“He (Helfert) would constantly guilt trip me into coming over to his house until I said yes,” he said. “I was very embarrassed, very disgusted with myself.”
Stupak asked the witness if Helfert ever pointed a gun at him or threatened him physical harm in any way. The man said he did not.
The man said he distanced himself, sexually, from Helfert after he turned 18.
The witness said the first person he told about the encounters with Helfert was his mom last fall. Then he told police officers on Oct. 5, 2020.
Stupak asked the man if the reason he went to police was because of a plea bargain Helfert received in a previous sexual assault case.
“No, I came forward to put a man behind bars that rapes children,” the witness said.
Stupak reminded the witness he said something different when being interviewed by detectives. The man told officers he came forward because of the plea bargain, Stupak said.
Befriending the family
The alleged victim’s mother preceded him on the witness stand and she told the court how she met Helfert in April of 2013 and how he became a close family friend, even coming to her family’s home for holiday dinners and other occasions, such as birthday parties.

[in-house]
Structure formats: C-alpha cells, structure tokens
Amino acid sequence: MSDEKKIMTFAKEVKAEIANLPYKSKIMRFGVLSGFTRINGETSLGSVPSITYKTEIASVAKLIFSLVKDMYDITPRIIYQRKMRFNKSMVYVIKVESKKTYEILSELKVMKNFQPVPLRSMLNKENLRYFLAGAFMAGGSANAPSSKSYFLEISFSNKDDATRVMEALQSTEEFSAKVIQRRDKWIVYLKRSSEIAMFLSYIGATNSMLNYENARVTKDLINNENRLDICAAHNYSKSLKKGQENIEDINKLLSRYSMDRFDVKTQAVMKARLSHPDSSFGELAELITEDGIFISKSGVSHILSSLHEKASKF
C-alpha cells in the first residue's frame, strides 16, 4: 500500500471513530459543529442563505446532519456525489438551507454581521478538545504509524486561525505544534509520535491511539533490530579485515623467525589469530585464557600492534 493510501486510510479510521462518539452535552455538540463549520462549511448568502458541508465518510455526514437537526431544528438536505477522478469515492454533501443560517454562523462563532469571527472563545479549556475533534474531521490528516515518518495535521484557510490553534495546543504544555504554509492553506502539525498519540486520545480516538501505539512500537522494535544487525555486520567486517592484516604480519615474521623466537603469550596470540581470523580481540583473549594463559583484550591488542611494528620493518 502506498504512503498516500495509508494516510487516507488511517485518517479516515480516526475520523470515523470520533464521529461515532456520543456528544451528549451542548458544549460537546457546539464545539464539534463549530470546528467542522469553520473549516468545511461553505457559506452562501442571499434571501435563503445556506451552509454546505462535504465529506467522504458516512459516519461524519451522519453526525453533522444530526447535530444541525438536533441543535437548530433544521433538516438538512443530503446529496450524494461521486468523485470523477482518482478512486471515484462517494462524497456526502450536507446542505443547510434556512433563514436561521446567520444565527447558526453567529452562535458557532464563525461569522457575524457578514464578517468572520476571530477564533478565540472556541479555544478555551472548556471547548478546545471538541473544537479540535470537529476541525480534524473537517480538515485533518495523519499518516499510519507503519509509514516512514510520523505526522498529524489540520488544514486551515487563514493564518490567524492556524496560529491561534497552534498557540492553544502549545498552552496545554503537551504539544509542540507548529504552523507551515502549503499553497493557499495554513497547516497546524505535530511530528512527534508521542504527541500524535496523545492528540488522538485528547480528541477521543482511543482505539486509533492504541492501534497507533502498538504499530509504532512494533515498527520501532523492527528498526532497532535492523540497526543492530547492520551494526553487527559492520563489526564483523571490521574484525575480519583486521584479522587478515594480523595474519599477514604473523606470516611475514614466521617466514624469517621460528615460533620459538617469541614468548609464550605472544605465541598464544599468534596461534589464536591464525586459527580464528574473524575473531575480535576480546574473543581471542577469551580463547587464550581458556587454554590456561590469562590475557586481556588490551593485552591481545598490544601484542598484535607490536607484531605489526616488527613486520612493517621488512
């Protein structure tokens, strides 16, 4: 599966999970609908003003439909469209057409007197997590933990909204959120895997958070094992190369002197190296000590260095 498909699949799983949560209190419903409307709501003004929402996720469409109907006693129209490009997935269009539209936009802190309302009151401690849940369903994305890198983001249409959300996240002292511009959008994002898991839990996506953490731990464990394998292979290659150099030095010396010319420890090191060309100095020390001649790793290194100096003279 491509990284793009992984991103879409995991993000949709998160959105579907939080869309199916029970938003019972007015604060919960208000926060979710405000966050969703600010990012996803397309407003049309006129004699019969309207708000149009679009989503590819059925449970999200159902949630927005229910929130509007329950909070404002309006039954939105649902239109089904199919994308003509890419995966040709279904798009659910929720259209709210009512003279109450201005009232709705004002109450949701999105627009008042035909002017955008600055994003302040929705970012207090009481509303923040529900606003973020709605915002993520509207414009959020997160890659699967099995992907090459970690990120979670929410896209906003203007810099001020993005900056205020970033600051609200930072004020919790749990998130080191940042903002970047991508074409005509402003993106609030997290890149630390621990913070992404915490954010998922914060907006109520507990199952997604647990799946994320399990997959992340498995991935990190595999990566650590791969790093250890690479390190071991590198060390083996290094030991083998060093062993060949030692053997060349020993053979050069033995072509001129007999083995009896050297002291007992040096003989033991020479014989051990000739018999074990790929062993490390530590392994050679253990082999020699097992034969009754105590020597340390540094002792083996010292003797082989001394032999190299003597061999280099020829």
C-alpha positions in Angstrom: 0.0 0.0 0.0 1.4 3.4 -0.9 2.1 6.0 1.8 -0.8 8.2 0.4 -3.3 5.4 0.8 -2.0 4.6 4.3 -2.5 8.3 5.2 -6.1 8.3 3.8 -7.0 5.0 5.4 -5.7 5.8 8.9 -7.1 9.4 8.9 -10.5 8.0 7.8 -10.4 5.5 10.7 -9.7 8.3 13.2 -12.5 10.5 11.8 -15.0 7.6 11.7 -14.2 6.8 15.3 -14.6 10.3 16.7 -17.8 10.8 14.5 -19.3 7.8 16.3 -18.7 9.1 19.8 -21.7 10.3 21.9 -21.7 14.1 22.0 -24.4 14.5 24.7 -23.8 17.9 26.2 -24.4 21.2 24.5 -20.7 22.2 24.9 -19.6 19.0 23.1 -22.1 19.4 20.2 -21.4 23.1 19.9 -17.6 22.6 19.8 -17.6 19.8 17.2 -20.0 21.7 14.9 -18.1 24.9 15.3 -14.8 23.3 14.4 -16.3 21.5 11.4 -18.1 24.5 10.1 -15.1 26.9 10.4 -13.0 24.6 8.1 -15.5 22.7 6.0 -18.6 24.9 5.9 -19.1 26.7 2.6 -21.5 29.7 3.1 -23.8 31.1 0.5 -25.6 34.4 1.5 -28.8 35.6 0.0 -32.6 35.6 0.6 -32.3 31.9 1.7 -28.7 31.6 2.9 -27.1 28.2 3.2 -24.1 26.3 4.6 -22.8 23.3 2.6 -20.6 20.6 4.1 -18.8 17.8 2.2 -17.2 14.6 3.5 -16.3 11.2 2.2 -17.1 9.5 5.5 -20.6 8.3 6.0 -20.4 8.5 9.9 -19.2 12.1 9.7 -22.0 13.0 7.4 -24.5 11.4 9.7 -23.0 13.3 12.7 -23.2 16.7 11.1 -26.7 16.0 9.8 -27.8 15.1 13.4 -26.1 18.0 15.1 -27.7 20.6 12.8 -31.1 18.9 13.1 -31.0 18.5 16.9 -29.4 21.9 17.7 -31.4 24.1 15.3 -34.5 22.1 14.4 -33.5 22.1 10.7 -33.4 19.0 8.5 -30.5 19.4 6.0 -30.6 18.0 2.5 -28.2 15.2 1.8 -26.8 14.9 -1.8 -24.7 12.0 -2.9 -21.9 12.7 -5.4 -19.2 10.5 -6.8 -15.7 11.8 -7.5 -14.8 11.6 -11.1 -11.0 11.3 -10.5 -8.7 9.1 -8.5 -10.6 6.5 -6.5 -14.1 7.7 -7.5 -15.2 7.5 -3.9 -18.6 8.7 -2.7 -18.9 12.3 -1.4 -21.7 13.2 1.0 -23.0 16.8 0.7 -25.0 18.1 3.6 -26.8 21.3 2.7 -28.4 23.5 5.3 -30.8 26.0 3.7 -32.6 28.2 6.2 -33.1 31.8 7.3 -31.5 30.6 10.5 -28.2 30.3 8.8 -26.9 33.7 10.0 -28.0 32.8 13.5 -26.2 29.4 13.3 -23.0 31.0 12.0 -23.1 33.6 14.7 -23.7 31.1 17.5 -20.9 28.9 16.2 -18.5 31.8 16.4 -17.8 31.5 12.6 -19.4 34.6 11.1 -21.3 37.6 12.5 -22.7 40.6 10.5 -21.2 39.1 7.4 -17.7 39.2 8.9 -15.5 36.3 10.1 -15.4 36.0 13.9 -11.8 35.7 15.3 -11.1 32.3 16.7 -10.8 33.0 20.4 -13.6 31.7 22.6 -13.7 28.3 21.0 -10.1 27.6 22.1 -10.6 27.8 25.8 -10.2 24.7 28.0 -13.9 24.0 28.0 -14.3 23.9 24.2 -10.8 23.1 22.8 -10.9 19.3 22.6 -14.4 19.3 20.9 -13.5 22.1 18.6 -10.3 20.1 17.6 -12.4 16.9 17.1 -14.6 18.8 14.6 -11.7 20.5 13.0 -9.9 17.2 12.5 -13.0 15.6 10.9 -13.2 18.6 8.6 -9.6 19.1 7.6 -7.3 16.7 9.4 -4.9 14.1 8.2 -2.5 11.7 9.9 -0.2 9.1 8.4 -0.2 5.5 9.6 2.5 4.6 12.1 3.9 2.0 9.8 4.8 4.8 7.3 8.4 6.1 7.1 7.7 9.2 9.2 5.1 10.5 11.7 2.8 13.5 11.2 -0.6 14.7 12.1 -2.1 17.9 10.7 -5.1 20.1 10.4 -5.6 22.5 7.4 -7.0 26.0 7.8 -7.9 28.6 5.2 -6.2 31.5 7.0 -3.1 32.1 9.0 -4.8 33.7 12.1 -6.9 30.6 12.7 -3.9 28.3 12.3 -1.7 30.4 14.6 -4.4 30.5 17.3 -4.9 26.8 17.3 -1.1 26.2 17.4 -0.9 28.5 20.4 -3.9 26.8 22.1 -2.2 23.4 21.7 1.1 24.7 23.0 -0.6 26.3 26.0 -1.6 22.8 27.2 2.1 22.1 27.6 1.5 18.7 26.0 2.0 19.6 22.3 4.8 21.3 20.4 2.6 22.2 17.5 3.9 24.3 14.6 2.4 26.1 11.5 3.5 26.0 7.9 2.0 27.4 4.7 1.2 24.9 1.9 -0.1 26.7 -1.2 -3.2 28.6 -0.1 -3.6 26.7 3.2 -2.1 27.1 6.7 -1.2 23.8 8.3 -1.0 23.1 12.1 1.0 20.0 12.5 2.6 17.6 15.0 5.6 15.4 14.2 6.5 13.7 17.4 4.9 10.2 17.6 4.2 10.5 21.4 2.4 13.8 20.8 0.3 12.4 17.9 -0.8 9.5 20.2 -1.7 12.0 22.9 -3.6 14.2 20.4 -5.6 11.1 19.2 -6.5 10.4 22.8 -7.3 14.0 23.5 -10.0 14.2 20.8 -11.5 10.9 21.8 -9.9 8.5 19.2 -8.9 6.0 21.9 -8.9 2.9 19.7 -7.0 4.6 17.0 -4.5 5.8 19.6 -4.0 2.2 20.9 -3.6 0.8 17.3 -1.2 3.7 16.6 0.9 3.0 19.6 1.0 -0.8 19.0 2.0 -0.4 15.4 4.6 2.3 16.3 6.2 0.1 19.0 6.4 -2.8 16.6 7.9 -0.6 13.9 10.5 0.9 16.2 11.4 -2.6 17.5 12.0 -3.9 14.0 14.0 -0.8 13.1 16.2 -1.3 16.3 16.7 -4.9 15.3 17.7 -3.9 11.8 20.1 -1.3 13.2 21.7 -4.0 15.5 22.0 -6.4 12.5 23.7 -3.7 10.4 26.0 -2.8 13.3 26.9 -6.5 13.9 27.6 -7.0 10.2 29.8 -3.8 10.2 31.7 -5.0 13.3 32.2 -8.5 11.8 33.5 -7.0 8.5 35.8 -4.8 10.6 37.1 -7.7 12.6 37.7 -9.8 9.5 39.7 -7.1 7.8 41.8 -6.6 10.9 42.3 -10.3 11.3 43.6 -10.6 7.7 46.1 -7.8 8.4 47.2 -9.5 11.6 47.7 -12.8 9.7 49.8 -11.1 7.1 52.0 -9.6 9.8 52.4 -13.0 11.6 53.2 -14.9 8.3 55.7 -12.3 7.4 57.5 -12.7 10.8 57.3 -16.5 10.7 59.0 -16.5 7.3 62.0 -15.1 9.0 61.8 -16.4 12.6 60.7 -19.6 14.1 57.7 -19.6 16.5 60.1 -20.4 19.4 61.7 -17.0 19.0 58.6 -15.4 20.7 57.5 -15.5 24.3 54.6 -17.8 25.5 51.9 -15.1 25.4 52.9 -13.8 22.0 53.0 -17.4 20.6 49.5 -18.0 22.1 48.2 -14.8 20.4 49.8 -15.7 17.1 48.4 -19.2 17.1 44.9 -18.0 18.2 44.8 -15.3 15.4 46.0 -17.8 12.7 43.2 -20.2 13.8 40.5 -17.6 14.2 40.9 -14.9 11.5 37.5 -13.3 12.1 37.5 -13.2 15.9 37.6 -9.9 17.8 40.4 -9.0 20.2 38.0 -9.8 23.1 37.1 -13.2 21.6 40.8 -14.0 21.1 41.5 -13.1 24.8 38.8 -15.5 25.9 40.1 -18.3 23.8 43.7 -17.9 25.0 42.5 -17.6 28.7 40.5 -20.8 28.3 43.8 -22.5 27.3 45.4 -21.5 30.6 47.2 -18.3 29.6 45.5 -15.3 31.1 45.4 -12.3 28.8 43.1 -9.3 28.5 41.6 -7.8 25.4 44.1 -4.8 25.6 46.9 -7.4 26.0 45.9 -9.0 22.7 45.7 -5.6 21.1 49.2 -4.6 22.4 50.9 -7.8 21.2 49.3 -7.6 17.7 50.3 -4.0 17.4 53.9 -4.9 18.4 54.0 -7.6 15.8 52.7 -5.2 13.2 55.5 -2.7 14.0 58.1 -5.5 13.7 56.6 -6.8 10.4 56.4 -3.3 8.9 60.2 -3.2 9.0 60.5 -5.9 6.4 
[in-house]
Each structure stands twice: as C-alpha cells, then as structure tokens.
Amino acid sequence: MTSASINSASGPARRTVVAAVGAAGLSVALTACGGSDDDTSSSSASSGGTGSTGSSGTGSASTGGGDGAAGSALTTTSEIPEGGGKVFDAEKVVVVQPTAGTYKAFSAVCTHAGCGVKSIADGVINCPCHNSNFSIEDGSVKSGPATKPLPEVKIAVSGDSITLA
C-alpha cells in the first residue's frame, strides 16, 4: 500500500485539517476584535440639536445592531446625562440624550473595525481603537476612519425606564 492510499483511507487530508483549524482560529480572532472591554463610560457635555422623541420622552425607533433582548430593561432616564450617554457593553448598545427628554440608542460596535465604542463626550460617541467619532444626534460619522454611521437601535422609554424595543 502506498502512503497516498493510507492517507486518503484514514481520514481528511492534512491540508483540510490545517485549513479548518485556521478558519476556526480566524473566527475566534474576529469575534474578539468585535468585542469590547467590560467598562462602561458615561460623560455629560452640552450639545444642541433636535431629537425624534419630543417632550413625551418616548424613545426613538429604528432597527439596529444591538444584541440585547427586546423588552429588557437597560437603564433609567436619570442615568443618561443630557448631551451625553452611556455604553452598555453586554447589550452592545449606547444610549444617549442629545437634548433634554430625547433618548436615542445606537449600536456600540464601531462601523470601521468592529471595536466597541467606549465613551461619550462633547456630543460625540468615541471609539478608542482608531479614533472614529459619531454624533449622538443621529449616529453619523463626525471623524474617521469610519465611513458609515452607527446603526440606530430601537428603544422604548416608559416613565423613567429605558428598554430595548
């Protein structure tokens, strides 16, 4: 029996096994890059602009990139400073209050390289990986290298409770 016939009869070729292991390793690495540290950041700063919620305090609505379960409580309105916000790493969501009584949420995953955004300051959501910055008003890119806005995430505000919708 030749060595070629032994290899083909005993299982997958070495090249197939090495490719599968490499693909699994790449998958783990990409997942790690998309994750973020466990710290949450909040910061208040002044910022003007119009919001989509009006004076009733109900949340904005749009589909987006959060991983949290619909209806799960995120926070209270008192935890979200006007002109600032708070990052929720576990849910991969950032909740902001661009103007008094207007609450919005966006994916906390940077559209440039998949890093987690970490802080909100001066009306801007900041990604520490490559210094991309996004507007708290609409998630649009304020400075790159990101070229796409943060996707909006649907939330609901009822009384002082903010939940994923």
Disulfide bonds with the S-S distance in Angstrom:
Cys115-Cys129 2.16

“I saw Brian as a friend, like family,” she said. “He was a friend and a mentor to (her son).”
The woman testified she stood by Helfert, even as he was charged with sex crimes. That all changed in 2020, she said, when her son began telling her sordid details of his relationship with the deputy.
Rogg asked the woman why she was in court. “To help my son find justice,” she said.
Under cross examination, Stupak asked the woman if her son had a good relationship with Helfert for several years. She said they did have good relationship, “or so, she thought.”
Stupak asked the mother when she asked her son if there was anything improper with his relationship with Helfert.
“When he would come home from Brian’s house and go sit in the shower and lay on the shower floor and cry,” she said.
The woman said she continued to let her son visit Helfert after the first sexual assault allegations came out because she trusted him and didn’t believe what he was being accused of doing.
“I didn’t report anything until (her son) told me, what he told me,” the witness said, “then at that point we called Jeff (Rogg).” She said that was in October, 2020.
Judge will rule on Monday
Prior to closing arguments, Jamo told both attorneys he will make his ruling Monday at 8:30 a.m. He said the case is complex with many counts and he wants to give it ample time.
In his closing statement, Rogg said in light of the testimony, he believes even more charges could be brought against Helfert. Meanwhile, Stupak said arguments could be made to dismiss all 11 charges against the defendant.